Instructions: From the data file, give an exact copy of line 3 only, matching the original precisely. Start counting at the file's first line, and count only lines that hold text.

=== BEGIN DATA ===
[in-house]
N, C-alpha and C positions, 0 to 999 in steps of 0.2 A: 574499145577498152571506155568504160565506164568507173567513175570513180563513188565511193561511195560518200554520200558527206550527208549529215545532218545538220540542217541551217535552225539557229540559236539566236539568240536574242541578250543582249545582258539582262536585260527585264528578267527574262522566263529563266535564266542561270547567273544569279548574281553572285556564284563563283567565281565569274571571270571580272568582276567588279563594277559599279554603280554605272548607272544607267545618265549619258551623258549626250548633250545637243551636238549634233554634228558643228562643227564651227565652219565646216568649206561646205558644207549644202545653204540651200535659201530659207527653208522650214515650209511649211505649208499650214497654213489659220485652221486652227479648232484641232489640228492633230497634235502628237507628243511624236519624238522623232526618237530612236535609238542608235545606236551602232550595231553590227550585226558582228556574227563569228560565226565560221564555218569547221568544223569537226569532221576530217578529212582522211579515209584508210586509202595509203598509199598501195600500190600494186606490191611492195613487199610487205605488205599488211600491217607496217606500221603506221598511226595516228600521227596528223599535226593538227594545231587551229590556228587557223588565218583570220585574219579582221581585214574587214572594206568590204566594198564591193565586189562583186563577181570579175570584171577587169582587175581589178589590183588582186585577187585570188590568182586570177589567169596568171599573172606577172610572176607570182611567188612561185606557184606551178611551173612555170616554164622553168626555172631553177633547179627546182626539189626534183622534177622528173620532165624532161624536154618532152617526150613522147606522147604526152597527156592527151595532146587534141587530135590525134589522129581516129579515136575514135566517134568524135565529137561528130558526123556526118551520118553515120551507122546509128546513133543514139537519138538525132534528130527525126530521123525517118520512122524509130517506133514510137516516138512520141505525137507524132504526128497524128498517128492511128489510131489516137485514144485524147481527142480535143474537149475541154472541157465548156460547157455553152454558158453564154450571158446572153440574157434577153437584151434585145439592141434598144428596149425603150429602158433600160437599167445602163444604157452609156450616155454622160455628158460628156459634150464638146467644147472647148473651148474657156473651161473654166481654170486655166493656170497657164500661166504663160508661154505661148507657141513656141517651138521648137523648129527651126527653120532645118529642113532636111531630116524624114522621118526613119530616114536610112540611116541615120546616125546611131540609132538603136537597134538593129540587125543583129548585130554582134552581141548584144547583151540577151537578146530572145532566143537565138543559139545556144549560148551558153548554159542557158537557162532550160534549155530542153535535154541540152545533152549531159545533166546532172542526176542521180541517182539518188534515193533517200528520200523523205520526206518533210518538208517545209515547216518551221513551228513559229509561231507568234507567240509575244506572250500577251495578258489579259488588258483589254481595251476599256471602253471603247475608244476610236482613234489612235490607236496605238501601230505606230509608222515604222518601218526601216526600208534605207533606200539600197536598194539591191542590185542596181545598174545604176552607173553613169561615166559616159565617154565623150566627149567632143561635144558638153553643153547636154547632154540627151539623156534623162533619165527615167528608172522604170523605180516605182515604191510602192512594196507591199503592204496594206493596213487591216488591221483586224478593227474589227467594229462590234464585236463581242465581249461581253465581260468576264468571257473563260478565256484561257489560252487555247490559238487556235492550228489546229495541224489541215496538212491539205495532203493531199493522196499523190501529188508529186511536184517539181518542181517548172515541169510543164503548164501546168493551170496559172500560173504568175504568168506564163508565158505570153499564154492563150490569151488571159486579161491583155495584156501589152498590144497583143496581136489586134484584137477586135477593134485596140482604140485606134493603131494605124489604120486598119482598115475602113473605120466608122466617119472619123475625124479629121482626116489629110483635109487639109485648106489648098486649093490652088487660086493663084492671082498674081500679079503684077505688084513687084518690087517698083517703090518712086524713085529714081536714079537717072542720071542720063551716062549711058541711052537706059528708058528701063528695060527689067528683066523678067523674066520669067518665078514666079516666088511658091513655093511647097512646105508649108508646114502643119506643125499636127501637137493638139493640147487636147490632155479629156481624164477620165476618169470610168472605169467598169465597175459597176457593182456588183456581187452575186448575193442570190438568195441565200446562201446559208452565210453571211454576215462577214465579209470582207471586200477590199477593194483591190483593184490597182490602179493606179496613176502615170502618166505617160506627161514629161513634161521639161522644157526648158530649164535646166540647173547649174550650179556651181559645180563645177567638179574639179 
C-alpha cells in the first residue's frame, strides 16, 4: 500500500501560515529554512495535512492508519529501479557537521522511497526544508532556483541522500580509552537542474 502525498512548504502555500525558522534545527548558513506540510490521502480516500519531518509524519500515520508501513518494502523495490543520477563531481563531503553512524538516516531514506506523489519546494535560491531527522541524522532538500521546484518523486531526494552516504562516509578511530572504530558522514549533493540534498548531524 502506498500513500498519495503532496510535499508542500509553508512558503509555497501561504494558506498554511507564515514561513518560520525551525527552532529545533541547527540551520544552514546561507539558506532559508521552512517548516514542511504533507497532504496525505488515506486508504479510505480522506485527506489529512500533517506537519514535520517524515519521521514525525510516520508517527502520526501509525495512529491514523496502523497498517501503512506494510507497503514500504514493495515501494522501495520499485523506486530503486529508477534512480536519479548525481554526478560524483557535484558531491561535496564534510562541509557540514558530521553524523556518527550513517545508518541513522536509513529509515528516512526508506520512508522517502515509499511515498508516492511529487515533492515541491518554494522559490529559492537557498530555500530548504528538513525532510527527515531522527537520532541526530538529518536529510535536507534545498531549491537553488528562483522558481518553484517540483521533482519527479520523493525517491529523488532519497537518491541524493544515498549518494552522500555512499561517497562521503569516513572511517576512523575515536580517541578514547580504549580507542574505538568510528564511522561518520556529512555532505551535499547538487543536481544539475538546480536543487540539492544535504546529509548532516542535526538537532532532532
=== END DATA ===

C-alpha cells in the first residue's frame, strides 16, 4: 500500500501560515529554512495535512492508519529501479557537521522511497526544508532556483541522500580509552537542474 502525498512548504502555500525558522534545527548558513506540510490521502480516500519531518509524519500515520508501513518494502523495490543520477563531481563531503553512524538516516531514506506523489519546494535560491531527522541524522532538500521546484518523486531526494552516504562516509578511530572504530558522514549533493540534498548531524 502506498500513500498519495503532496510535499508542500509553508512558503509555497501561504494558506498554511507564515514561513518560520525551525527552532529545533541547527540551520544552514546561507539558506532559508521552512517548516514542511504533507497532504496525505488515506486508504479510505480522506485527506489529512500533517506537519514535520517524515519521521514525525510516520508517527502520526501509525495512529491514523496502523497498517501503512506494510507497503514500504514493495515501494522501495520499485523506486530503486529508477534512480536519479548525481554526478560524483557535484558531491561535496564534510562541509557540514558530521553524523556518527550513517545508518541513522536509513529509515528516512526508506520512508522517502515509499511515498508516492511529487515533492515541491518554494522559490529559492537557498530555500530548504528538513525532510527527515531522527537520532541526530538529518536529510535536507534545498531549491537553488528562483522558481518553484517540483521533482519527479520523493525517491529523488532519497537518491541524493544515498549518494552522500555512499561517497562521503569516513572511517576512523575515536580517541578514547580504549580507542574505538568510528564511522561518520556529512555532505551535499547538487543536481544539475538546480536543487540539492544535504546529509548532516542535526538537532532532532